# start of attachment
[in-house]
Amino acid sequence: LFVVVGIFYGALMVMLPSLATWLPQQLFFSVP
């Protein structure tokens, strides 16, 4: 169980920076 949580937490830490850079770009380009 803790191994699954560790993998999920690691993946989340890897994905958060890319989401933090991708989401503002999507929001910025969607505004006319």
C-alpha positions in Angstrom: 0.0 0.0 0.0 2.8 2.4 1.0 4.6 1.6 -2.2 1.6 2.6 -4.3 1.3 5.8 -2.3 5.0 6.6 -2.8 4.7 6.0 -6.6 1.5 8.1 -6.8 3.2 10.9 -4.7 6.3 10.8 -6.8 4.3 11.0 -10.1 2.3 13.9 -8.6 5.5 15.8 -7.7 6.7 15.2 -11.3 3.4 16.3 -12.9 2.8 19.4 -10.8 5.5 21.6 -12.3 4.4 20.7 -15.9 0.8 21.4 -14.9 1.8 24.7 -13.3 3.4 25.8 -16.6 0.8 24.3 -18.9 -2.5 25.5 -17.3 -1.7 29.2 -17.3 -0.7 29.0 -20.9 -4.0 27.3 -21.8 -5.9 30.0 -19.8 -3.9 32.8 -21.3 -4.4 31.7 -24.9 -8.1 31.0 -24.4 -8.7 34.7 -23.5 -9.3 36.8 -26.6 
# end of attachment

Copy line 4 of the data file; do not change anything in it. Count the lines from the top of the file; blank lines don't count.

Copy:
C-alpha positions in Angstrom: 0.0 0.0 0.0 2.8 2.4 1.0 4.6 1.6 -2.2 1.6 2.6 -4.3 1.3 5.8 -2.3 5.0 6.6 -2.8 4.7 6.0 -6.6 1.5 8.1 -6.8 3.2 10.9 -4.7 6.3 10.8 -6.8 4.3 11.0 -10.1 2.3 13.9 -8.6 5.5 15.8 -7.7 6.7 15.2 -11.3 3.4 16.3 -12.9 2.8 19.4 -10.8 5.5 21.6 -12.3 4.4 20.7 -15.9 0.8 21.4 -14.9 1.8 24.7 -13.3 3.4 25.8 -16.6 0.8 24.3 -18.9 -2.5 25.5 -17.3 -1.7 29.2 -17.3 -0.7 29.0 -20.9 -4.0 27.3 -21.8 -5.9 30.0 -19.8 -3.9 32.8 -21.3 -4.4 31.7 -24.9 -8.1 31.0 -24.4 -8.7 34.7 -23.5 -9.3 36.8 -26.6 